Robert Downey Jr. Really Is the $50 Million Man

Ahead of his next just-like-clockwork blockbuster Iron Man 3, Robert Downey Jr. invited GQ’s Chris Heath to his Malibu mansion for a bit of a chat. The results are illuminating, invigorating, and well worth your time in full. But just to get you started (you really should read the whole thing), we plucked out some interesting bits.

1. OK, first of all: that ridiculous $50 million number The Hollywood Reporter threw out as Downey’s paycheck for The Avengers? Totally true! Because of a prescient deal Downey made when signing on for the first Iron Man, he gets a nice slice of profits from the various Marvel franchise installments he’s involved in. So when The Avengers became the third-highest grossing movie of all time (not accounting for inflation; hold your head up high, Gone With the Wind!), our dude got paid. Here’s Heath, quizzing him on it:

Is that number about right?

“Yeah.” A broader smile.

That’s amazing.

“Isn’t that crazy?” he says. “They’re so pissed. I can’t believe it. I’m what’s known as ‘a strategic cost.’”

2. Now let’s not forget Downey was always a long shot for Iron Man (apparently Marvel originally said “Under no circumstances are we prepared to hire him for any price”), and the fact he’s even at this world-conquering point is a bit of a shocker. And the lesson? Work hard, kids, and anything is possible.

The way Downey describes what happened in that period [before the audition] seems itself like an origin montage from a superhero story: a time of focused preparation and of “spiritual/ ritualistic processes” that he still considers private and prefers not to detail. He worked on the scenes over and over: “The missus says she could’ve woken me up in the middle of the night and I’d have recited the audition dialogue in double time.” “It was all shock, awe, conquer—it was about devastating the competition.”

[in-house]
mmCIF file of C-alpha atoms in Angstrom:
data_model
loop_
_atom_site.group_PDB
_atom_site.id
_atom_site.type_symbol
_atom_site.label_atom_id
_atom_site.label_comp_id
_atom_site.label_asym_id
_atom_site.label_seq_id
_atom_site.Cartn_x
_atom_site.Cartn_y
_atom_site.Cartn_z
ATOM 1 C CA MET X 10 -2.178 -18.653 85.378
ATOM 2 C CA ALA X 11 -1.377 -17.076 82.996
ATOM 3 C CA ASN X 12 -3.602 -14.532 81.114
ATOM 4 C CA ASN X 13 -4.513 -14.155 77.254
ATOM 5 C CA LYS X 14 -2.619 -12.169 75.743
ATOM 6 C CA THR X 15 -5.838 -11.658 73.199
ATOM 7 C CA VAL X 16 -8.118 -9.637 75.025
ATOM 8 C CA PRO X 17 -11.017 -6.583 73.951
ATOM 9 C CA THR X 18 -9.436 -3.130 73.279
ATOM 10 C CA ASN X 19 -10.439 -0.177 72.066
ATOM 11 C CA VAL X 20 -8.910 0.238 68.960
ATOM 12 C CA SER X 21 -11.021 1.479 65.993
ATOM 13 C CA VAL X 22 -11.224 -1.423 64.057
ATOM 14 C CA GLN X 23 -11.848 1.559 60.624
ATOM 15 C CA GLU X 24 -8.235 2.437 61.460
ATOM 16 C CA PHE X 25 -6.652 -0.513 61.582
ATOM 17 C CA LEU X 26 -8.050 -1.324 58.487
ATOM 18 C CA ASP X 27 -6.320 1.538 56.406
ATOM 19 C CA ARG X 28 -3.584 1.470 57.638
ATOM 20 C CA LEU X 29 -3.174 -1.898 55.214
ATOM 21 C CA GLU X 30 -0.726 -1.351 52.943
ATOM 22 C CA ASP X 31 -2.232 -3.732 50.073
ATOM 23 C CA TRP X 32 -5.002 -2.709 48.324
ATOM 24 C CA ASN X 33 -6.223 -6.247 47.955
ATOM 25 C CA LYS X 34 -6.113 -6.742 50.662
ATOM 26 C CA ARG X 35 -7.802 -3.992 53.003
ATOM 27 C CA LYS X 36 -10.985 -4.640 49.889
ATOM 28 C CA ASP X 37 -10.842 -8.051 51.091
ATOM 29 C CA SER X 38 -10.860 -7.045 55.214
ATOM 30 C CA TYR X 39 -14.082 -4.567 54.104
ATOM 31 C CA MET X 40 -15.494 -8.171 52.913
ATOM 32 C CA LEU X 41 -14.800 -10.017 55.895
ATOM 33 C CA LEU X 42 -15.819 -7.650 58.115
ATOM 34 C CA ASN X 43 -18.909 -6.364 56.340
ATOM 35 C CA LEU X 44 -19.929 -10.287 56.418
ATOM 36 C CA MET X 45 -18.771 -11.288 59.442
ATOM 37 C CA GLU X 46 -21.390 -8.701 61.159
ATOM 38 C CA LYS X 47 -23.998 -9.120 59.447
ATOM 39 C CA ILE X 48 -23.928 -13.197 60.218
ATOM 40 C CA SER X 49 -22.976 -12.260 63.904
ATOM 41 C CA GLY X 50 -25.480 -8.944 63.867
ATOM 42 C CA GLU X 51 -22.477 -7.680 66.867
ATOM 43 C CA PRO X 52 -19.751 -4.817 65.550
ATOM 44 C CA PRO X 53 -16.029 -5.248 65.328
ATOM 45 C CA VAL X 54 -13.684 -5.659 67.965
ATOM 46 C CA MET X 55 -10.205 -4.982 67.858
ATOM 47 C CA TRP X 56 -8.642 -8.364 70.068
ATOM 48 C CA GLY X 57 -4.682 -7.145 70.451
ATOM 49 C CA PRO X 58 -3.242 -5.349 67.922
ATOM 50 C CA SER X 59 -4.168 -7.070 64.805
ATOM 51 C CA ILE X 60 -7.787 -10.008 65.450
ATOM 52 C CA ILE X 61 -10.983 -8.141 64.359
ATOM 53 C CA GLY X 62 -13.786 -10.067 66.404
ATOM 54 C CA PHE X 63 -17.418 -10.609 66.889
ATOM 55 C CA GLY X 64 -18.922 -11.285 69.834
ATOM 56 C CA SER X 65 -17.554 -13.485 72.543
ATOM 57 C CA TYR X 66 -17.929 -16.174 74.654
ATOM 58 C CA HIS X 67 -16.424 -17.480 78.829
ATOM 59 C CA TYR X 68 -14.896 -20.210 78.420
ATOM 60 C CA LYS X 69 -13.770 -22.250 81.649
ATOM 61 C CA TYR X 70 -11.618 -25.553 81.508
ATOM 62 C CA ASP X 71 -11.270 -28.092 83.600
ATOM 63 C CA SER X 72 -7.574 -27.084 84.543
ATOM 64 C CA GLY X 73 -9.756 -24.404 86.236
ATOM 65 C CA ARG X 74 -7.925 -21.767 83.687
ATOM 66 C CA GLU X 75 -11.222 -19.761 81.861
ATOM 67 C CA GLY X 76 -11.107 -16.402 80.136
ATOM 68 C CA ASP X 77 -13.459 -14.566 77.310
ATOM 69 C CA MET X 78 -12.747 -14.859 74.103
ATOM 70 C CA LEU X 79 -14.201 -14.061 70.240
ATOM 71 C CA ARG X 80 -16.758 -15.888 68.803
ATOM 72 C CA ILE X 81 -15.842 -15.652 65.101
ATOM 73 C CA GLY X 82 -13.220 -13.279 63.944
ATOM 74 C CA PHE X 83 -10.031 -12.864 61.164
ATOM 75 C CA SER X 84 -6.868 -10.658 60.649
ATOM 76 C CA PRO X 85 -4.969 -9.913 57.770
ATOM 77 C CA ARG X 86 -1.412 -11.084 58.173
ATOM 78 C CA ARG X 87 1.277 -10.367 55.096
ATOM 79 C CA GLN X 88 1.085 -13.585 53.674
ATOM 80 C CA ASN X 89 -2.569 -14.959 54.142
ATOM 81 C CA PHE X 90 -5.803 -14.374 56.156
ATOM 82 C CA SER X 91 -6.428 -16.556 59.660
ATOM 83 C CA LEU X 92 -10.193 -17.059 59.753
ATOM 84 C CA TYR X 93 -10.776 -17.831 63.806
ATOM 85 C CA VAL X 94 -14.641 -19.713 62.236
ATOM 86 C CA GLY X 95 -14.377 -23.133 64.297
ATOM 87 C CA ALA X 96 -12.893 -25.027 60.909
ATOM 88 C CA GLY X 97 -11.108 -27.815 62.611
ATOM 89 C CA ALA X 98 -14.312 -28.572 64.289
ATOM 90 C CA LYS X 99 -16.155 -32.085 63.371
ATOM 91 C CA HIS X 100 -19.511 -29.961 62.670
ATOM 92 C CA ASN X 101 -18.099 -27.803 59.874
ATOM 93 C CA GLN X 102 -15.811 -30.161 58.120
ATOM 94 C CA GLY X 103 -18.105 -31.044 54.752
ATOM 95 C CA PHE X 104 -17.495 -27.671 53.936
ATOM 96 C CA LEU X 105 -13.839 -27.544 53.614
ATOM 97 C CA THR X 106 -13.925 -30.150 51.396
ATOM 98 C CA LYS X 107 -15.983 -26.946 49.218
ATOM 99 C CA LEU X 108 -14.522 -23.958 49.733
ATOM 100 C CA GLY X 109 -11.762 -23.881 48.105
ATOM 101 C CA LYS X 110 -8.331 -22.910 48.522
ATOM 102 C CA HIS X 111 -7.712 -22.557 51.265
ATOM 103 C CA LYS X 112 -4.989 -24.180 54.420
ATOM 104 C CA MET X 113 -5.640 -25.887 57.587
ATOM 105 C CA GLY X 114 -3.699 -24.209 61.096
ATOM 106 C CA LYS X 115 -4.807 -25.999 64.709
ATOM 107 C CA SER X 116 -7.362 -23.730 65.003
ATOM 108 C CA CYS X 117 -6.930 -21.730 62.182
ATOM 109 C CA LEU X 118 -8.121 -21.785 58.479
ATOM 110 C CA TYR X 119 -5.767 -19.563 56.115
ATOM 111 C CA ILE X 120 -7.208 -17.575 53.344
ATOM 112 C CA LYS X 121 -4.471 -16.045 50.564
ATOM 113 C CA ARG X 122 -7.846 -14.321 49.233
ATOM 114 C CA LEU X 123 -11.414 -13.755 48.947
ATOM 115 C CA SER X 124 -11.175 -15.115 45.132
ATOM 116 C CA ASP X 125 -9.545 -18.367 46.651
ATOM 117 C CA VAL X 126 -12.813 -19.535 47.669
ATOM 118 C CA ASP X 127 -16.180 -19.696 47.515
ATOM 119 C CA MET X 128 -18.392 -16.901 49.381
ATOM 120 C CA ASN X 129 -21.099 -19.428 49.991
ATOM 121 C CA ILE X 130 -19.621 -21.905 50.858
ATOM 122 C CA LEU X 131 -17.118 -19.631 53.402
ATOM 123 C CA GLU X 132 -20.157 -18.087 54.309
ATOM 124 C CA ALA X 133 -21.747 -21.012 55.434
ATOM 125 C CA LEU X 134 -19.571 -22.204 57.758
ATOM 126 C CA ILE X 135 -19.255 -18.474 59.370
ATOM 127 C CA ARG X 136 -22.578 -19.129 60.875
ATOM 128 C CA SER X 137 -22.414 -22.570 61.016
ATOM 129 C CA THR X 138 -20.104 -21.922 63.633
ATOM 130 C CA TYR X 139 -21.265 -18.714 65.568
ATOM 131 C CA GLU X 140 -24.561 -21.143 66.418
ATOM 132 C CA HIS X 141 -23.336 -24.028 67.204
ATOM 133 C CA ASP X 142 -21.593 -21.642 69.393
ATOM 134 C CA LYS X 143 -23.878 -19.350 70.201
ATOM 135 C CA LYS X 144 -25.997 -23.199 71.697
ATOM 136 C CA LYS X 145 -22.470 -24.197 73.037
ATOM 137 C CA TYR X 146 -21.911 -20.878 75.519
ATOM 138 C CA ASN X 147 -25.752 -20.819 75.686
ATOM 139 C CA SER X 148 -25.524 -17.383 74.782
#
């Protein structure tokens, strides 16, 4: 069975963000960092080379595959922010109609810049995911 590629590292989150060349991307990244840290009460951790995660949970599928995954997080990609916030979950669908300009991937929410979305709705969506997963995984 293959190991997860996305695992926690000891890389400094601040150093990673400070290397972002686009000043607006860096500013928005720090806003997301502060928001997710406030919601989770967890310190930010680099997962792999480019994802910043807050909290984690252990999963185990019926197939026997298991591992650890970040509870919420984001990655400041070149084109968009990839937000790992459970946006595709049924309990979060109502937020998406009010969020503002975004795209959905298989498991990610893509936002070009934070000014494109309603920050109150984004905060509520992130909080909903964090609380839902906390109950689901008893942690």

OK, yeah, work hard, and also be Robert Downey Jr.

3. He’s been Oscar-nominated twice, for two very different performances: 1992′s Chaplin, and 2008′s Tropic Thunder. As for the possibility of him ever winning one, he’s typically humble. Ha, no, just kidding, he’s not that at all:

How much would you like to win an Oscar?

“I couldn’t care less.”

Really?

“Well, I know it’s going to happen … I, personally, would be shocked if we went to the end of the tape now and I didn’t have at least one.”

4. Other projects kicking around: The Judge, which shoots in June, and stars Downey as a lawyer whose father is a superior-court judge, with Robert Duvall playing pops; a Pinocchio project that he pitched to Warner Bros., with Geppetto “as a cross between Jake LaMotta and Chico Marx”; a possible directorial debut on another one of his own ideas, this one an enigmatic Halloween movie in which he’d also star, as a “Village Voice reporter on the run.” Project not happening: the Inherent Vice adaptation, which his pal Paul Thomas Anderson decided to do with Joaquin Phoenix instead. RDJ: “I think he told me I’m too old … which I love when people tell me.”

5. OK, and now the big reveal — Downey wants to retire at 50. Well, no, just retire from Iron Man movies. Probably. Referencing his father, the director Robert Downey Sr., Junior says “there’s this kind of legacy of souls from what I consider to be a very particular time in entertainment, and I’m sensing a return to that … It’s not unlike: I heard Brady signed on for three more years with New England, and then he’s done being a QB, because he’ll be 40. I’m 47, and I’ll be 50.”

So that’s the line in your head at the moment?

“Yeah, roughly.”

So what stops at 50? Superheroes?

“I don’t know. I don’t know. Right now I don’t have a contract to do anything, and I did for the last five years.”

But how will he support his family?! Oh, right, right: $50 million.

Filed Under: Iron Man 3, Robert Downey Jr.

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Amos Barshad has written for New York Magazine, Spin, GQ, XXL, and the Arkansas Times. He is a staff writer for Grantland.

Archive @ AmosBarshad